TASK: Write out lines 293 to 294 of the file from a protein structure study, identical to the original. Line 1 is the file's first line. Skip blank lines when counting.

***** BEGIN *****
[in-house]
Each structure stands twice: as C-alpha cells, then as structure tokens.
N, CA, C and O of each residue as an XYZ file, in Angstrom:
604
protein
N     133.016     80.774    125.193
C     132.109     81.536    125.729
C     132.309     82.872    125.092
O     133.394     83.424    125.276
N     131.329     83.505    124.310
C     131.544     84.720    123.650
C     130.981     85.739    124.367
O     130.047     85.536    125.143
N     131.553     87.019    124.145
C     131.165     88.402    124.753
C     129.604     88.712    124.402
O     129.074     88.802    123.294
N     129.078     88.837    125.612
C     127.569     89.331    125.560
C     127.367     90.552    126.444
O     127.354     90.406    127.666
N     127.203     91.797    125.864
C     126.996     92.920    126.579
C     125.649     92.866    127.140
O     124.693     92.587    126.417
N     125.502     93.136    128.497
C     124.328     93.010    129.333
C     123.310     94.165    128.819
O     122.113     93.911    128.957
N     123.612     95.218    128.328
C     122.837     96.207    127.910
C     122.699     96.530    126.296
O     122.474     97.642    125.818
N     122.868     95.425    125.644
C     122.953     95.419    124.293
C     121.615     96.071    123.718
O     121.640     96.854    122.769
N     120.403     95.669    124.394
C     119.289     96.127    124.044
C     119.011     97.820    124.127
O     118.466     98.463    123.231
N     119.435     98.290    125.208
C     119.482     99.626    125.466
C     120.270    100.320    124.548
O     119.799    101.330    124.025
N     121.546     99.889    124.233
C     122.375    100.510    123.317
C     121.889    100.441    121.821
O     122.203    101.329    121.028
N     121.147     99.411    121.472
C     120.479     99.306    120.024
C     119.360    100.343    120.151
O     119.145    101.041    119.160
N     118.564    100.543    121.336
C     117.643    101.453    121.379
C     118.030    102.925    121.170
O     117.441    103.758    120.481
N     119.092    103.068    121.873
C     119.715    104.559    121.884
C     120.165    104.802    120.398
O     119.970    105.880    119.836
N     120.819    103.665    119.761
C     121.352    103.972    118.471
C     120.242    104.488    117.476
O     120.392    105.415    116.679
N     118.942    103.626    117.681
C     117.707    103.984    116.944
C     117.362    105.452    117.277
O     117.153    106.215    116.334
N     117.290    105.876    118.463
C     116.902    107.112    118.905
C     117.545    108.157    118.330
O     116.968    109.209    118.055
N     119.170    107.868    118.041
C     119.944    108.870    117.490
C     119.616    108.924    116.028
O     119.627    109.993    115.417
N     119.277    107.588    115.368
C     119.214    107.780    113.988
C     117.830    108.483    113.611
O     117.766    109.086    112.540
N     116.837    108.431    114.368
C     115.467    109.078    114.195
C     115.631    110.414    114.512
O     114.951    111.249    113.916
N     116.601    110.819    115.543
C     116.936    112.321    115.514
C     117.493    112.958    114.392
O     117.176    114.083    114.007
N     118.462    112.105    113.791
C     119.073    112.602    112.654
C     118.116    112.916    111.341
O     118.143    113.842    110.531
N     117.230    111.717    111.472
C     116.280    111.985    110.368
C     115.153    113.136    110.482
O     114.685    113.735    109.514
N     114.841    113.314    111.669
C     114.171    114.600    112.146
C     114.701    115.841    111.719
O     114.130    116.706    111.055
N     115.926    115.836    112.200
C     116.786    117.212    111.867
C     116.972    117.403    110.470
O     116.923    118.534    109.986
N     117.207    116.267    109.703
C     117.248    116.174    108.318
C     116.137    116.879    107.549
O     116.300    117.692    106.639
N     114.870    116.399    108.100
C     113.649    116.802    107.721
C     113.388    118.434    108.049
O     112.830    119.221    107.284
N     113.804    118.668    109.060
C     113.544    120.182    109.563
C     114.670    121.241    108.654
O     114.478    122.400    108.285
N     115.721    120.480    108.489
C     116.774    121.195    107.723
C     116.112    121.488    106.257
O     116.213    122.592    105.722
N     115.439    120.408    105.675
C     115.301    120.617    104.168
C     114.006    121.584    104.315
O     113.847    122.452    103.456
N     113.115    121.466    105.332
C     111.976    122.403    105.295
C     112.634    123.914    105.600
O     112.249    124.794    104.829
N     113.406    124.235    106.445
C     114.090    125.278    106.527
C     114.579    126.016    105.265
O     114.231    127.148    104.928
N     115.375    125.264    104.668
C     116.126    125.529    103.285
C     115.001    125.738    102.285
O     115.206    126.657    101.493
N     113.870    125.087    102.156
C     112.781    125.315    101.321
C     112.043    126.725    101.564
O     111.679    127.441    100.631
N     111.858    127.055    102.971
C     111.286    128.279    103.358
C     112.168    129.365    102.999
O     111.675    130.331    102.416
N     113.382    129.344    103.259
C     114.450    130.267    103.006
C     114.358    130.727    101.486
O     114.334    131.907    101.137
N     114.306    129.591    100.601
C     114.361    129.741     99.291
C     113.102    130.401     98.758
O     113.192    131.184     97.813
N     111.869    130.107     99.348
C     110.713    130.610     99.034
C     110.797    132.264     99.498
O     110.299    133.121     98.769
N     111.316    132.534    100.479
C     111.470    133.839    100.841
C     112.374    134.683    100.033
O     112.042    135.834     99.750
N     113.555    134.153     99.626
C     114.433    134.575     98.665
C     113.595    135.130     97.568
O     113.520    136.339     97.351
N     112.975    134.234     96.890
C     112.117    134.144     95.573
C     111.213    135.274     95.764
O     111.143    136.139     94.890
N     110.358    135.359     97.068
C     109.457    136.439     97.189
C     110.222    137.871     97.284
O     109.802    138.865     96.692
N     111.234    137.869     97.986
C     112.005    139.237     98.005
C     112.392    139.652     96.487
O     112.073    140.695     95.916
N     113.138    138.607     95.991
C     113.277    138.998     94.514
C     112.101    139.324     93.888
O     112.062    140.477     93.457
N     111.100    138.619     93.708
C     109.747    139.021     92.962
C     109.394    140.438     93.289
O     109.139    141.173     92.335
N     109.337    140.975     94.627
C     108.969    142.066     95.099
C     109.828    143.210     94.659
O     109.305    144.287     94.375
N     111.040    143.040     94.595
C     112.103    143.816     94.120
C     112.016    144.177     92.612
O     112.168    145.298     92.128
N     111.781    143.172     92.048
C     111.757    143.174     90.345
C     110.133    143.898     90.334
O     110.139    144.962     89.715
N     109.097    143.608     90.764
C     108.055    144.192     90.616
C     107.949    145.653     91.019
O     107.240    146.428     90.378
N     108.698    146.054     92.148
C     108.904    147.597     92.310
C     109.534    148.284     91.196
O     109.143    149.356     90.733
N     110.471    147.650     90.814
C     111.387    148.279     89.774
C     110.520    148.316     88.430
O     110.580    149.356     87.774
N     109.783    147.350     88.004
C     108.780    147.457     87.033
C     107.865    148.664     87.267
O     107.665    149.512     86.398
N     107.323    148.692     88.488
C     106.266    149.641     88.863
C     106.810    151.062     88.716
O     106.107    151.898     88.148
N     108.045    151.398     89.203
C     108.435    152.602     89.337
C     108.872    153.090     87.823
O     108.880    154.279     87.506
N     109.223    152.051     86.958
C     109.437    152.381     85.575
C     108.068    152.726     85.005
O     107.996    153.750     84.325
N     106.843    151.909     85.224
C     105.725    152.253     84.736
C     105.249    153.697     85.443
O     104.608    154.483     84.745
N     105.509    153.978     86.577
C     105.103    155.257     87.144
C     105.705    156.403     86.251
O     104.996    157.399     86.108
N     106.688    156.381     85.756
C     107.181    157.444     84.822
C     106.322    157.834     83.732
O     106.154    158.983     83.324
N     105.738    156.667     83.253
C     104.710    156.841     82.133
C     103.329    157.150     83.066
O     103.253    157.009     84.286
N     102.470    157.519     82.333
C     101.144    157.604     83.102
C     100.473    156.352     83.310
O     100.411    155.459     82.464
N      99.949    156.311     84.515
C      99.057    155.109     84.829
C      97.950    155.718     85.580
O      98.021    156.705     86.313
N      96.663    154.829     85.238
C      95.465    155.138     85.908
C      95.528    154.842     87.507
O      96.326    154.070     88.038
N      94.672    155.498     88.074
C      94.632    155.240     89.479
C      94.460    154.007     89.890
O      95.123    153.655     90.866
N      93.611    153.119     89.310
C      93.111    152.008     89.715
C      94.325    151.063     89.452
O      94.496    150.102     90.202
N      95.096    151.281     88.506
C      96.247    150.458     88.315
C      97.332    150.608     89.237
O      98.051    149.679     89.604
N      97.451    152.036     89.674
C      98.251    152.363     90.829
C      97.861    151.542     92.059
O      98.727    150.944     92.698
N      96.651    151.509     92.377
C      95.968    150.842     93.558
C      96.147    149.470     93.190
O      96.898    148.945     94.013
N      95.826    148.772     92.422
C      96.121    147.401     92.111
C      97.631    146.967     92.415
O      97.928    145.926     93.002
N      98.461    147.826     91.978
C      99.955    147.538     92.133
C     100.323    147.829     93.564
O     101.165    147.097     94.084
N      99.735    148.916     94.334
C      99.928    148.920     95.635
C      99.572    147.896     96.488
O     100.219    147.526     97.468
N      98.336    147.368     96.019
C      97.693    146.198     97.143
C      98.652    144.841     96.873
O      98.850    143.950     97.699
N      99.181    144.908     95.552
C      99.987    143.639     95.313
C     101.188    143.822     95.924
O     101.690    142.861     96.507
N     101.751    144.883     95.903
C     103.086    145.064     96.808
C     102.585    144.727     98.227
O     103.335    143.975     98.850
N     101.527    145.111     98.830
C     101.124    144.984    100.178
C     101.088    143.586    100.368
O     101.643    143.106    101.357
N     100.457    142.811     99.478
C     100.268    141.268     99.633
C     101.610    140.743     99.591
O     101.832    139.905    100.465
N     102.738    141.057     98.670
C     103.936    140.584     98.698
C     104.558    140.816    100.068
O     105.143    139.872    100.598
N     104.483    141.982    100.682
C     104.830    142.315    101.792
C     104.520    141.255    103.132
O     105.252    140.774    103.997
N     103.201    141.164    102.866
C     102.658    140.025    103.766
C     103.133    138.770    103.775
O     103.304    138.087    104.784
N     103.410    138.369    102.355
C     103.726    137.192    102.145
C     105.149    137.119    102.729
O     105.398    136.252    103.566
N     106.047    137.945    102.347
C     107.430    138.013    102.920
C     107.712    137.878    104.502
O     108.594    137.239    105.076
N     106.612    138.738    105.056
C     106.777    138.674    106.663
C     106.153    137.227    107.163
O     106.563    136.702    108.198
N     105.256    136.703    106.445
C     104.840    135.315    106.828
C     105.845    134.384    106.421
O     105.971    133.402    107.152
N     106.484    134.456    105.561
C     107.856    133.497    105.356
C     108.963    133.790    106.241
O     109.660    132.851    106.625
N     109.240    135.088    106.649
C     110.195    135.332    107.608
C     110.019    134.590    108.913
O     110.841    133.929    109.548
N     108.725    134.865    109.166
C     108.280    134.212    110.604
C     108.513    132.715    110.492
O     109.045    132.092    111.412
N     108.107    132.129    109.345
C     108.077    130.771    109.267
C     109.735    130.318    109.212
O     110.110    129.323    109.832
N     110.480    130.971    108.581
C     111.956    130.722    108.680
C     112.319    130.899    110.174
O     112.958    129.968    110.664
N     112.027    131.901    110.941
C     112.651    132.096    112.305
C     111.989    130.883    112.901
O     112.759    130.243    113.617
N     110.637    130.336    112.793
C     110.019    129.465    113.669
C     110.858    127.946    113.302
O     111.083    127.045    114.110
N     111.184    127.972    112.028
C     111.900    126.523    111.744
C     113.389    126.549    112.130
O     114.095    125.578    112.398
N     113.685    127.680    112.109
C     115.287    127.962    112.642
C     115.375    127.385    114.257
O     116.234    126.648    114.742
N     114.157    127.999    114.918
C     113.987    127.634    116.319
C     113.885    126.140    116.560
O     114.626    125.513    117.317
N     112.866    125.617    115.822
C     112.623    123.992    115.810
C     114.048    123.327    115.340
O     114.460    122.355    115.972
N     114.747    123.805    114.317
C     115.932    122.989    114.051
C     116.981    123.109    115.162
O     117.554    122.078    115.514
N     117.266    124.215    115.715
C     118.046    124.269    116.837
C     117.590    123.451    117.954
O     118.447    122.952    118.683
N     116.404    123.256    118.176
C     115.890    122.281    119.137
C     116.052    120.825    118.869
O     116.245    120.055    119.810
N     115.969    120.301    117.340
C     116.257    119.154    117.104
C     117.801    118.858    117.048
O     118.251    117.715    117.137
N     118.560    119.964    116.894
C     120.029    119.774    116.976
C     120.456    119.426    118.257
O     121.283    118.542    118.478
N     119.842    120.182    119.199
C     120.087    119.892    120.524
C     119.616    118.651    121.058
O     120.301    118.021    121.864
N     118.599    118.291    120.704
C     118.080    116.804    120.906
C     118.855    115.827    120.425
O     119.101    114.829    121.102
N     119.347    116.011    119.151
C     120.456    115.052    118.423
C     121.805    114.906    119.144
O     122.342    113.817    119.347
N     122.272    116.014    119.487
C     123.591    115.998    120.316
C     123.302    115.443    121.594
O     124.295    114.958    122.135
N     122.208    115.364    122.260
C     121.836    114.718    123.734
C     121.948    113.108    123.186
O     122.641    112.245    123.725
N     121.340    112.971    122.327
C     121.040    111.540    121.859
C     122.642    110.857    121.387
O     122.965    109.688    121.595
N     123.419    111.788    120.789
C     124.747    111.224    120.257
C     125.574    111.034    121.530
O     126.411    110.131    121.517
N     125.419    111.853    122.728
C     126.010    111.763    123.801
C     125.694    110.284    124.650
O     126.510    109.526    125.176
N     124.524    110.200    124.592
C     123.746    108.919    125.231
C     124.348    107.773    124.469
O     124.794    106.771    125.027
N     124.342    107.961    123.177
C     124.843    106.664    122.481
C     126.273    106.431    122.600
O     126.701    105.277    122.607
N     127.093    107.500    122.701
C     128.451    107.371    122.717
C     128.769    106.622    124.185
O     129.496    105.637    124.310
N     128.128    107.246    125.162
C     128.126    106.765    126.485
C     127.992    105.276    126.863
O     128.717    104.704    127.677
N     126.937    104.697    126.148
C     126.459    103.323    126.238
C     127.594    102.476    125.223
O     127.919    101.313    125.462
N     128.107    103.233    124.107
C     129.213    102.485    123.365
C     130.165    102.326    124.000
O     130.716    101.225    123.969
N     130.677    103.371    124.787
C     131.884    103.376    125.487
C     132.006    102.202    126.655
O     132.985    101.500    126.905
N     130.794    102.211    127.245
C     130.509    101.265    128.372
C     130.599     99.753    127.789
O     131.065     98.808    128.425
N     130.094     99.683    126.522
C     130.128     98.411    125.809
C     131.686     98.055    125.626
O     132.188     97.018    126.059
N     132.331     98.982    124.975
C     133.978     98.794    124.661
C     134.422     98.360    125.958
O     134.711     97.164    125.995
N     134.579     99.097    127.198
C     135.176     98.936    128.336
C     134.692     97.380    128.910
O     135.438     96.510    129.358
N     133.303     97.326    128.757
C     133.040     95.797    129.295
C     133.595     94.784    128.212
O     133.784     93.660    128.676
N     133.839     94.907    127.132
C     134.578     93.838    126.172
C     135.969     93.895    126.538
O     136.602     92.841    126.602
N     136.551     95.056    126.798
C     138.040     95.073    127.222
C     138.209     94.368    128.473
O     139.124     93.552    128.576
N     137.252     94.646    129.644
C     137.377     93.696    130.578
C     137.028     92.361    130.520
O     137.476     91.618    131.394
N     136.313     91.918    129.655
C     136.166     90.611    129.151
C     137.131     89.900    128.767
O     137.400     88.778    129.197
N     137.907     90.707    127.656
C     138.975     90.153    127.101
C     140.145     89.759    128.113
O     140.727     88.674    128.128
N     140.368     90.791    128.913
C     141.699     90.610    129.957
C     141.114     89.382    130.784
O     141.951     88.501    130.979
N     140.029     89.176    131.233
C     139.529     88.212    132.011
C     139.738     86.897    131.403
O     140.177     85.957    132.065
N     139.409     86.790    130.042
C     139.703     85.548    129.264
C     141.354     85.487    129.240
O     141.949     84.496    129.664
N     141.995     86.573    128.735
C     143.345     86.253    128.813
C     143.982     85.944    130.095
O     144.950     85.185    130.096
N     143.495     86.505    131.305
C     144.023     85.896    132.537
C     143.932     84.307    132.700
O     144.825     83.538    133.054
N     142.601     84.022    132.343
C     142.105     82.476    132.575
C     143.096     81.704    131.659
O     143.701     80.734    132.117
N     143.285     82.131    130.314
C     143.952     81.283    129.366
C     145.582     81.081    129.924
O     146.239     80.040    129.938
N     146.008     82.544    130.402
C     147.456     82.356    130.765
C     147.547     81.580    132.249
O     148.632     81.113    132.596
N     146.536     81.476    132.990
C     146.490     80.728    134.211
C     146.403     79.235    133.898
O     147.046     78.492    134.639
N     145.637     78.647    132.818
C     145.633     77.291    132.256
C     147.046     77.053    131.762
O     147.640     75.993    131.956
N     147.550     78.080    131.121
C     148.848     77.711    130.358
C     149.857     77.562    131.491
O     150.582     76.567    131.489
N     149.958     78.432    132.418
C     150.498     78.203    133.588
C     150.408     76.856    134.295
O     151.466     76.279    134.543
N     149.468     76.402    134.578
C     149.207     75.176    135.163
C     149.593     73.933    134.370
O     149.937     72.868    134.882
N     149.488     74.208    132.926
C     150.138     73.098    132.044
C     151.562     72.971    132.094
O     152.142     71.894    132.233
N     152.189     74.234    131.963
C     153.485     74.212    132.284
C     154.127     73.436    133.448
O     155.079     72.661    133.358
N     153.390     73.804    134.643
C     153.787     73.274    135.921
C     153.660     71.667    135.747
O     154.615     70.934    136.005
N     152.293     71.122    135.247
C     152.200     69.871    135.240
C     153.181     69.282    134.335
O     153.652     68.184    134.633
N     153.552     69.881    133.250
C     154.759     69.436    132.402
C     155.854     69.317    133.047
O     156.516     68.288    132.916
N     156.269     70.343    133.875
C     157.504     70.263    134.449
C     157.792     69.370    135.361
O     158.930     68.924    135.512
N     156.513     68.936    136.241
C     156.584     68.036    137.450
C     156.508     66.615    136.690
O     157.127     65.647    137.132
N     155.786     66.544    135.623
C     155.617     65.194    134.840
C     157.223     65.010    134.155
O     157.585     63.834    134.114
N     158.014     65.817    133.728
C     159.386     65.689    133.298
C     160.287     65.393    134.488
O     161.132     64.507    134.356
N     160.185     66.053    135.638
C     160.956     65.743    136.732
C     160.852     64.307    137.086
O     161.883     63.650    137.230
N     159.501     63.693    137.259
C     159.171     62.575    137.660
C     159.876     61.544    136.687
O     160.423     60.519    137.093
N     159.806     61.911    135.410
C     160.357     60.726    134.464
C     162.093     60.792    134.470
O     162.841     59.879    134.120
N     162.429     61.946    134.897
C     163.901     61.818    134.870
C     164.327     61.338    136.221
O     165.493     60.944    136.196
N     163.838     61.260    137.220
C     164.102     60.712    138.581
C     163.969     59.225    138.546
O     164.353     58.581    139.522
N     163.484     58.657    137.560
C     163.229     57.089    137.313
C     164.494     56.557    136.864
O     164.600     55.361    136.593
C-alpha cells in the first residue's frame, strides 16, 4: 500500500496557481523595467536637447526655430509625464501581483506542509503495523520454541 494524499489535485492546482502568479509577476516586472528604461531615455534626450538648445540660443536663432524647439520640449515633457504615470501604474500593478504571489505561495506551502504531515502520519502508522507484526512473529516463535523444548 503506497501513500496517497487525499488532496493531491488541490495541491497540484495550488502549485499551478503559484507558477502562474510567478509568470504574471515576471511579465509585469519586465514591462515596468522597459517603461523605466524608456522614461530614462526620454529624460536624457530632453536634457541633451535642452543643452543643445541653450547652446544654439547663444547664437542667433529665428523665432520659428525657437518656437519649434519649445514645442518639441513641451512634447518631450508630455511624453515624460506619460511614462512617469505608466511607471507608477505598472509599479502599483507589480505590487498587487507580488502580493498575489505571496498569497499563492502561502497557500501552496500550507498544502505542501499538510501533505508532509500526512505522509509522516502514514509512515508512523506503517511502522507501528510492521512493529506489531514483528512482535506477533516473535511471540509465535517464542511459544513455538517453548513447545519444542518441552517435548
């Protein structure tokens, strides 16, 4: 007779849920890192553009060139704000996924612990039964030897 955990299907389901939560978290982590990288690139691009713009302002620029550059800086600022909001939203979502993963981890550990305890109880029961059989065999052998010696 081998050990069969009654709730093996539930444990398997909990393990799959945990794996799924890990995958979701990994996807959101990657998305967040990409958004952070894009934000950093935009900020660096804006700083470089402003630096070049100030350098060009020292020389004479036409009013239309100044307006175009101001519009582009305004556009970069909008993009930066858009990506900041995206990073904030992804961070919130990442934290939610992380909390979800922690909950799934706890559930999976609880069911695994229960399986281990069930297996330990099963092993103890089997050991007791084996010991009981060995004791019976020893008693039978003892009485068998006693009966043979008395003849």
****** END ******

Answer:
O     101.690    142.861     96.507
N     101.751    144.883     95.903